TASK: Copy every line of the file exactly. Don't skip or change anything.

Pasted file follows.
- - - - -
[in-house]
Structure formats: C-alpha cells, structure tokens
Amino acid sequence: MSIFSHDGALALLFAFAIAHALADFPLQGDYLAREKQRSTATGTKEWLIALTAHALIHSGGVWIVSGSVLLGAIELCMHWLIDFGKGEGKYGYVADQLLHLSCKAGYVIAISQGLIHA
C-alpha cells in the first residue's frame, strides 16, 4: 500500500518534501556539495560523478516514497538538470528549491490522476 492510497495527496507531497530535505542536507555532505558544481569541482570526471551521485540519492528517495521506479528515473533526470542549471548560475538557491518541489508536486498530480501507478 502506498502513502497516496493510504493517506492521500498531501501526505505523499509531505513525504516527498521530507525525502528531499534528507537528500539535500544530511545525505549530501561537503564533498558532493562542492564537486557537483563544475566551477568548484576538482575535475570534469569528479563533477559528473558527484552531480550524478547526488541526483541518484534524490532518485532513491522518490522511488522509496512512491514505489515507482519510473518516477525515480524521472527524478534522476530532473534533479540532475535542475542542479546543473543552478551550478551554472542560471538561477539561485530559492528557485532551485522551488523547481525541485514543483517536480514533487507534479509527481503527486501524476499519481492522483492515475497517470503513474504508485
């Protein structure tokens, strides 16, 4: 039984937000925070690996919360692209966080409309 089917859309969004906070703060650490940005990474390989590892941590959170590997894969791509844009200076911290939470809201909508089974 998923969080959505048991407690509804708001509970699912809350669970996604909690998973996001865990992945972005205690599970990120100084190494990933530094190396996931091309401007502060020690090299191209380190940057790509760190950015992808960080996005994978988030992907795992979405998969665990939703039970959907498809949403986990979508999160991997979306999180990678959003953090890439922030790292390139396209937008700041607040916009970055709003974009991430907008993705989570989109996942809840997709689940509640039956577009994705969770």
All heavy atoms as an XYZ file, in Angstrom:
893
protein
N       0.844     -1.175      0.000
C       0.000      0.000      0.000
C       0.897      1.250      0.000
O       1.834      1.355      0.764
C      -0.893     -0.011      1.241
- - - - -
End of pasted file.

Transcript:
[in-house]
Structure formats: C-alpha cells, structure tokens
Amino acid sequence: MSIFSHDGALALLFAFAIAHALADFPLQGDYLAREKQRSTATGTKEWLIALTAHALIHSGGVWIVSGSVLLGAIELCMHWLIDFGKGEGKYGYVADQLLHLSCKAGYVIAISQGLIHA
C-alpha cells in the first residue's frame, strides 16, 4: 500500500518534501556539495560523478516514497538538470528549491490522476 492510497495527496507531497530535505542536507555532505558544481569541482570526471551521485540519492528517495521506479528515473533526470542549471548560475538557491518541489508536486498530480501507478 502506498502513502497516496493510504493517506492521500498531501501526505505523499509531505513525504516527498521530507525525502528531499534528507537528500539535500544530511545525505549530501561537503564533498558532493562542492564537486557537483563544475566551477568548484576538482575535475570534469569528479563533477559528473558527484552531480550524478547526488541526483541518484534524490532518485532513491522518490522511488522509496512512491514505489515507482519510473518516477525515480524521472527524478534522476530532473534533479540532475535542475542542479546543473543552478551550478551554472542560471538561477539561485530559492528557485532551485522551488523547481525541485514543483517536480514533487507534479509527481503527486501524476499519481492522483492515475497517470503513474504508485
């Protein structure tokens, strides 16, 4: 039984937000925070690996919360692209966080409309 089917859309969004906070703060650490940005990474390989590892941590959170590997894969791509844009200076911290939470809201909508089974 998923969080959505048991407690509804708001509970699912809350669970996604909690998973996001865990992945972005205690599970990120100084190494990933530094190396996931091309401007502060020690090299191209380190940057790509760190950015992808960080996005994978988030992907795992979405998969665990939703039970959907498809949403986990979508999160991997979306999180990678959003953090890439922030790292390139396209937008700041607040916009970055709003974009991430907008993705989570989109996942809840997709689940509640039956577009994705969770």
All heavy atoms as an XYZ file, in Angstrom:
893
protein
N       0.844     -1.175      0.000
C       0.000      0.000      0.000
C       0.897      1.250      0.000
O       1.834      1.355      0.764
C      -0.893     -0.011      1.241